GREAT BARRINGTON — A standoff between Select Board members over regulating short-term rentals has taken a surprising turn with the state’s ruling this week that the board member driving the issue has a conflict of interest because she lives too close to an Airbnb location.
Closer, apparently, than two other board members in their neighborhoods.
The State Ethics Commission this week informed the town’s attorney that Vice Chair Leigh Davis, who started the regulation talks, has a conflict. But the board’s chairman, Stephen Bannon, and member Ed Abrahams do not.
“The Ethics Commission based its determination on the location of board members’ properties and the distance between those properties and the applicable short-term rental properties that were identified,” Bannon said, reading from a statement Wednesday.
He said he would postpone discussions on the issue while Davis speaks with commission staff. Davis later told The Eagle she is “seeking clarity” from them.
Board member Eric Gabriel early on recused himself on the advice of the commission because he owns rental properties; member Garfield Reed appears to not have a potential conflict.
The Airbnb matter had been placed on Wednesday’s agenda, pending the commission’s advice, for a public input session that’s been delayed for more than a month as the town’s attorney worked with commission lawyers.
The proposed bylaw is a response to the community’s housing shortage and high prices, and would cap short-term renting to 90 days per year. If the board approves it, it will go onto the town meeting warrant no later than May 27.
But not everyone thinks the 90-day cap will solve the housing problem; some residents say the rentals allow them to bring in extra money in a difficult economy.
Abrahams, alone on the board, doesn’t want to see the cap.
The issue has divided the panel and curdled discourse. Residents on both sides have worked to identify potential conflicts among board members, to keep the opposing side from voting.
Abrahams was accused of a conflict because his domestic partner rents a home on Airbnb. Abrahams had disclosed this to the town, but did not announce it publicly. He said an Ethics Commission attorney told him he could deliberate.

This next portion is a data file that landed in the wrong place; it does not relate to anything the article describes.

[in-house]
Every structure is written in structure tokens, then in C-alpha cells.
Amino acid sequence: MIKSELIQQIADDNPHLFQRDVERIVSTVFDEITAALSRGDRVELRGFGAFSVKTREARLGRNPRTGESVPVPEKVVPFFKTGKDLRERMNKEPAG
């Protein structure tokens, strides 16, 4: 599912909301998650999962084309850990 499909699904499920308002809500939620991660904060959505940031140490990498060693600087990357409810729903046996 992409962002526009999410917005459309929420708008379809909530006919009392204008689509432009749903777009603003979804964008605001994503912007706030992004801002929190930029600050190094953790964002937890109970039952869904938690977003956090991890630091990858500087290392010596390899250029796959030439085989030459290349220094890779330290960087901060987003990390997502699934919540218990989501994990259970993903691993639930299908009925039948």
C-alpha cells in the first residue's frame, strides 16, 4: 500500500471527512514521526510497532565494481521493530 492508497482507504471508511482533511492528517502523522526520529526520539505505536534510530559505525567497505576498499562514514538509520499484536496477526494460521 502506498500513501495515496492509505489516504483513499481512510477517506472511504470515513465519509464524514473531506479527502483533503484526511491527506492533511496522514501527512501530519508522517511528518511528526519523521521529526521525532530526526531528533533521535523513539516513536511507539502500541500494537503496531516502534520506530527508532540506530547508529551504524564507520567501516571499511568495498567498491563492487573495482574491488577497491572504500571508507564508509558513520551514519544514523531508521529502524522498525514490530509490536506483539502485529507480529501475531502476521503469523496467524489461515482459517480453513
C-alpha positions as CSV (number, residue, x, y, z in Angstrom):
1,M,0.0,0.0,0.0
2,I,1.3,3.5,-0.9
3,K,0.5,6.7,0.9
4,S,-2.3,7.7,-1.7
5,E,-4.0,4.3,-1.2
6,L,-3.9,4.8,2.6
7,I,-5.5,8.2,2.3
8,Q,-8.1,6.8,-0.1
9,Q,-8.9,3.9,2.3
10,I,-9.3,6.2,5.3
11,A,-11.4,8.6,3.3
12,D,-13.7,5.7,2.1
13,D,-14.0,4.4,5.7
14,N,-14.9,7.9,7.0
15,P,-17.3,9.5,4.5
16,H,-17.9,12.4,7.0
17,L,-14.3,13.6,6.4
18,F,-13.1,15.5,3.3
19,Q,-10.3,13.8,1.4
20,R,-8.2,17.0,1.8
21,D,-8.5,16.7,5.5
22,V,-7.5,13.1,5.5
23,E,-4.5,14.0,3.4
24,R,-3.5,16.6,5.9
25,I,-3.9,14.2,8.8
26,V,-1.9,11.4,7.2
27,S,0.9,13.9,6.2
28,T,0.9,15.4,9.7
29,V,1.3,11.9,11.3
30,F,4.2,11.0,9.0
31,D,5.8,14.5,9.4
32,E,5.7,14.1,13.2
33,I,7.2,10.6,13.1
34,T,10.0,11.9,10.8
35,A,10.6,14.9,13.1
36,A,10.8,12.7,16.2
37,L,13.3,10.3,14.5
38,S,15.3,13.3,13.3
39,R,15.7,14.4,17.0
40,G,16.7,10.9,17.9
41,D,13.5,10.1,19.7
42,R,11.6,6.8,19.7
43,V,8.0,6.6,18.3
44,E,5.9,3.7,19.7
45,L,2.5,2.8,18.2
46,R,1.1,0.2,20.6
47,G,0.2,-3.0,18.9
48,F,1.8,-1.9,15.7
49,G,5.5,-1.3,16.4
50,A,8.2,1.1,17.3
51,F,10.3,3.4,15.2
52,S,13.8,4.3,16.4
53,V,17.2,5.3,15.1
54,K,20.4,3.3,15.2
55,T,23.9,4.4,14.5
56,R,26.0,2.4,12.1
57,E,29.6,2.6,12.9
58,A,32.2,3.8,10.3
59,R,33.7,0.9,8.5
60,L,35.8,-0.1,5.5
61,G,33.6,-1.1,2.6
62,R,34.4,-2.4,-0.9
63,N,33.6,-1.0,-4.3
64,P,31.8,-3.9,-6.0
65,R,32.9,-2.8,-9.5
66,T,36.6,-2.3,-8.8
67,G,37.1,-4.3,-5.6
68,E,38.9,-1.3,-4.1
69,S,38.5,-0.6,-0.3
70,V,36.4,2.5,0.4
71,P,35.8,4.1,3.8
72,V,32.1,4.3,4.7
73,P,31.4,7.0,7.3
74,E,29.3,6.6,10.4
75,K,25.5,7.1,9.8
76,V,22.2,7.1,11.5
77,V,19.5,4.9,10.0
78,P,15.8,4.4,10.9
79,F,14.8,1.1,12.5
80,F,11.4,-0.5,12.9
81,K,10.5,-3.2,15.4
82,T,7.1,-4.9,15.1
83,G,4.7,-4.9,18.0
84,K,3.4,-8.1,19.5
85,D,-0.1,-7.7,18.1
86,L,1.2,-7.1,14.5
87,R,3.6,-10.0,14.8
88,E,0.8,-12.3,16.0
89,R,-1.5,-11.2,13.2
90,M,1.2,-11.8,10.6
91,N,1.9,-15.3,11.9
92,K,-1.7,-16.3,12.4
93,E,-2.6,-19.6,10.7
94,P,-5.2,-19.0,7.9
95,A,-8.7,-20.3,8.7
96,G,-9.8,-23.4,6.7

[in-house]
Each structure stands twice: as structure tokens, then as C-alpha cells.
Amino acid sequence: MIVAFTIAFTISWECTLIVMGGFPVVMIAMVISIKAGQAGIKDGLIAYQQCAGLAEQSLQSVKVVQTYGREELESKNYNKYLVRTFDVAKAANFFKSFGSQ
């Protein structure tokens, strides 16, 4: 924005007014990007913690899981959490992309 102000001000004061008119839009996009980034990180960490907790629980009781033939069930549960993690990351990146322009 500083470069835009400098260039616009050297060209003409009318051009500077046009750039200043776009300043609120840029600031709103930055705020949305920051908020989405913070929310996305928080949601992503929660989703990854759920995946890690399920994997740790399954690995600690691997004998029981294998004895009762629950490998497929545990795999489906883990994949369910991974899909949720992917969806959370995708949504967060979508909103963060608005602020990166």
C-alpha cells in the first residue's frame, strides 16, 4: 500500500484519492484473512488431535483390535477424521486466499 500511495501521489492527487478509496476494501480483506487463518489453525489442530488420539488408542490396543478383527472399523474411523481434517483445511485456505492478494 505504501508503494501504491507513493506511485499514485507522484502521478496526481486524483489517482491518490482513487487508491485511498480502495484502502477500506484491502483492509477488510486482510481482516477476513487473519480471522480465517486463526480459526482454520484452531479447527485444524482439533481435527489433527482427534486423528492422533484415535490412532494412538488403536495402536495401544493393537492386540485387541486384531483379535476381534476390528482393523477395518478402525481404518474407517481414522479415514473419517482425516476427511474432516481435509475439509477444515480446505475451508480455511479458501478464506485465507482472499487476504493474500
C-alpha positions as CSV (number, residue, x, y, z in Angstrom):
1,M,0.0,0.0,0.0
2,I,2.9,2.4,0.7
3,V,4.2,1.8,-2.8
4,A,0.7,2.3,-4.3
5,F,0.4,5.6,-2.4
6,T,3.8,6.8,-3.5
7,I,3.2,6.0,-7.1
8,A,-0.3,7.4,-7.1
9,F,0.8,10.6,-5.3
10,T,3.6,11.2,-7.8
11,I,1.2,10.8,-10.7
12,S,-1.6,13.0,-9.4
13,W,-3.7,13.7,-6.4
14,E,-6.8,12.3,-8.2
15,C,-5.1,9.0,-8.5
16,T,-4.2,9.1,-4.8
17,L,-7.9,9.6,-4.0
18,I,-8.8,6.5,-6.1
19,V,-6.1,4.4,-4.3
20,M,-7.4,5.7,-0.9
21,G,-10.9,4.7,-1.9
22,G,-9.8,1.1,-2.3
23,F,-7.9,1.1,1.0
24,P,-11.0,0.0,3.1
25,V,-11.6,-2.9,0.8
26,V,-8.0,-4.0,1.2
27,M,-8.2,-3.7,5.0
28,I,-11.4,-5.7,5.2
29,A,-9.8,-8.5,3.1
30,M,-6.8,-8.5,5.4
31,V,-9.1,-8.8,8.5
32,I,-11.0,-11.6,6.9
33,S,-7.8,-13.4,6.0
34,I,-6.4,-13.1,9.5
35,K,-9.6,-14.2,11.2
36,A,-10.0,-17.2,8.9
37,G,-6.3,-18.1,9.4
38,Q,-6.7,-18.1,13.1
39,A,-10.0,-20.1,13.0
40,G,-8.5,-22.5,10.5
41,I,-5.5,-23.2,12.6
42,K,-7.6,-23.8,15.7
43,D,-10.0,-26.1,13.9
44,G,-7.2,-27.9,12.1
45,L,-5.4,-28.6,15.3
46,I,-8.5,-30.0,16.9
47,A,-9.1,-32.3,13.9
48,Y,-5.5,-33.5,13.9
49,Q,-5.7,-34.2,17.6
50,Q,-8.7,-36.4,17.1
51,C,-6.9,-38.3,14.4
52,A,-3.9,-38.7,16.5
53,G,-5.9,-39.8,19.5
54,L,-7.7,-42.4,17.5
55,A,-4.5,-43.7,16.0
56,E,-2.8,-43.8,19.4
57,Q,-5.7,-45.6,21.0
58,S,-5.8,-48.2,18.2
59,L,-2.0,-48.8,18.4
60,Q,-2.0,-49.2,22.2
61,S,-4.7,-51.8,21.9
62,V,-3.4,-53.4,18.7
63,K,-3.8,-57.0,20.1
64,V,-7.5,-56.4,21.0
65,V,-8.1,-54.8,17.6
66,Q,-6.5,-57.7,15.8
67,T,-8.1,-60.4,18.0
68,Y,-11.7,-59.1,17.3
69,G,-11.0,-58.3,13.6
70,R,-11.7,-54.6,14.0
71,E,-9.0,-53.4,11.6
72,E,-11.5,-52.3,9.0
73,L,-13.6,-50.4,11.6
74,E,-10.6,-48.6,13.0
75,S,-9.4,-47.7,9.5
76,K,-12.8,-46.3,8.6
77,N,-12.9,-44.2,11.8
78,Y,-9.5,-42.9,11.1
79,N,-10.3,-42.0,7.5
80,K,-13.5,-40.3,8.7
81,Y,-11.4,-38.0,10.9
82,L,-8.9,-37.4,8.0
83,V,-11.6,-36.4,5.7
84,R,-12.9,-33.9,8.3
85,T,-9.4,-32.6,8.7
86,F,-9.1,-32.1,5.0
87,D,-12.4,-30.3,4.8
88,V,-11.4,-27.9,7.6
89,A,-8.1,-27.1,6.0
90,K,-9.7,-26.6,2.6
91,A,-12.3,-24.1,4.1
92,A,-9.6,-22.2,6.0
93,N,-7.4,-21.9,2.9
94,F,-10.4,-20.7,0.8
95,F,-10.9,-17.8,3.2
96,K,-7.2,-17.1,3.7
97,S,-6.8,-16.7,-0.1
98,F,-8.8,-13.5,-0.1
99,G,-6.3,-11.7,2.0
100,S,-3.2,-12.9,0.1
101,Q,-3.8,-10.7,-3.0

Then came an anonymous email shortly before a March 30 public input session.
The sender pinpointed the distance between the homes of Bannon, Abrahams and Davis to properties rented on Airbnb, and suggested all three were in conflict.
Abrahams immediately recused himself and Bannon paused the proceedings.
Upon commission advice this week, Bannon and Abrahams filed disclosures with the town clerk explaining their own potential for a conflict, and why they think they can deliberate objectively on a bylaw that could go before voters at annual town meeting next month.
Davis told The Eagle she is frustrated, and has questions about the commission’s ruling. She can’t talk about the details.
“It’s a very sensitive moment in time,” she said.
When asked if she thinks the ruling could affect other communities with regulations, given how many officials might live near an Airbnb location, she said that is possible and could set a precedent. This could be why it is taking so long, she added.
Davis says she wants to get the proposal in front of voters as a matter of “self-determination and democracy.”
“I just want to finish the work that’s been done,” she said.
Residents who favor the regulation are angered by the delay over the ethics question. Nan Wile called the pause “a gag order on democracy,” in an email to board members and reporters.
“I’m furious that after electing people to represent us — we (the residents) are not let into the conversation,” Wile wrote. “How can you — how can any board member allow it?”